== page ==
Saudi Arabian women are expected to take part in the Olympic Games for just the second time after four female athletes from the kingdom were named as part of their team for Rio 2016.
According Reuters, a spokesperson said Sarah Attar, Lubna Al-Omair, Cariman Abu Al-Jadail and Wujud Fahmi will be given wildcard entries to participate in next month’s event in the Brazilian city.
It means they will not have to go through a formal qualification process and will be cleared to follow in the footsteps of two athletes – 800 metres runner Attar and judoka Wojdan Shaherkani – who represented the gulf nation at London 2012.
Attar, who is now 22, finished last in the sixth heat of the 800m qualification, while Shaherkani suffered defeat in 82 seconds to Puerto Rico’s Melissa Mojica in her first round under-52 kilograms clash.
Al-Jadail looks set to compete in the 100 metres while Omair is braced to enter the fencing tournament.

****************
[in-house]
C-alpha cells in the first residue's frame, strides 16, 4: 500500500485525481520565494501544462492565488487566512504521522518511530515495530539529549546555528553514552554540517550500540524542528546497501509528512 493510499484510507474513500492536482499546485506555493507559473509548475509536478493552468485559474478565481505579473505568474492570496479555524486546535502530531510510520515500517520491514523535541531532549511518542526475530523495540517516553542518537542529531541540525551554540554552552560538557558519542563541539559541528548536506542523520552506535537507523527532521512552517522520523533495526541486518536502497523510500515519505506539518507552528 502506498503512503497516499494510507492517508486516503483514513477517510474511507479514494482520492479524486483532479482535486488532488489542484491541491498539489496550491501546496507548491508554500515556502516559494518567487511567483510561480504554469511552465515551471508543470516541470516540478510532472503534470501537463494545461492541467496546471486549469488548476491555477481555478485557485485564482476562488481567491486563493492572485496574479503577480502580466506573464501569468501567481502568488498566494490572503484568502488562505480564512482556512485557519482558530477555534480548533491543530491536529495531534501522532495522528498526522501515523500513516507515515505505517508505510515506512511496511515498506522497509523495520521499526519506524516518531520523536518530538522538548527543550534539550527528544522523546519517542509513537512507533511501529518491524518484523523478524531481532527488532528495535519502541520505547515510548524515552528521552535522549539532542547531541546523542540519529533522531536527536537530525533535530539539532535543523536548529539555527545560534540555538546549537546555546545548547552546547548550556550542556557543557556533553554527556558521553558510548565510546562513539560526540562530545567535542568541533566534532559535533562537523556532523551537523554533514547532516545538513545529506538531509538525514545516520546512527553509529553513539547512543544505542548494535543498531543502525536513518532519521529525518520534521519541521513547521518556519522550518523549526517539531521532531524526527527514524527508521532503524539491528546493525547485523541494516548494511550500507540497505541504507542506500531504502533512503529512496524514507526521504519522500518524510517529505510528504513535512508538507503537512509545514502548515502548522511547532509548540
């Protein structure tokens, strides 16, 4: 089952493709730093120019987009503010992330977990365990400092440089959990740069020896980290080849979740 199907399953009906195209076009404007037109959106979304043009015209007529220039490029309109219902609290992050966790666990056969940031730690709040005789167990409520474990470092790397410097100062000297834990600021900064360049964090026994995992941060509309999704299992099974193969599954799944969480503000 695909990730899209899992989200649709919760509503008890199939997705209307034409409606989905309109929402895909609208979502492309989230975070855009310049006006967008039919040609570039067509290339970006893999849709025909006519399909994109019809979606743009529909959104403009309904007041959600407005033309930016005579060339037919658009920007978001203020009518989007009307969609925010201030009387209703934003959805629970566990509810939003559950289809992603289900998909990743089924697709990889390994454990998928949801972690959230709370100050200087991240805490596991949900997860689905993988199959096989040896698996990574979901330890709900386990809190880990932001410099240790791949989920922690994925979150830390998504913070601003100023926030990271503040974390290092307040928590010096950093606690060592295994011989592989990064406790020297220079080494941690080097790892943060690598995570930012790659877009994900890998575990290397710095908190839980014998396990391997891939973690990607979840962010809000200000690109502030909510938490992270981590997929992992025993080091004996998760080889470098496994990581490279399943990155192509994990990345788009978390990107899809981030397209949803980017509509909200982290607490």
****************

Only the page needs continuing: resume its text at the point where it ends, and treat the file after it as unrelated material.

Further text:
Fahmi will also hope to realise an Olympic dream when she takes to the mat in the under 52 kilograms judo competition.
Saudi Olympic Committee (SOC) chief executive Hosam Alqurashi had admitted the announcements over male and female selections had to be revealed separately due to the issues with gender segregation.
In fact, the four women were not named by the SOC on the official team as only the seven male competitors were listed.
World Taekwondo Federation (WTF) President Chungwon Choue claimed last year that a female taekwondo player was likely to participate at Rio 2016 but his efforts have not materialised.
It came after criticism of the lack of Saudi participation in female sporting events in recent years, and with gender equality a key part of the Olympic Charter, there had been calls for the Gulf kingdom to be banned from London 2012 unless the policy changed.
Until the Games in London four years ago, the ultra-conservative Muslim kingdom, which made its debut in the Olympics at Munich in 1972 it has only ever sent male competitors to the Games.
Saudi Arabian women often face difficulty when trying to compete at international sporting events and endure trouble in other walks of life.
They have to be given permission by male guardian to travel, study or marry and are strictly ordered to be covered in head to toe.
By Liam Morgan
Republished with permission from insidethegames.biz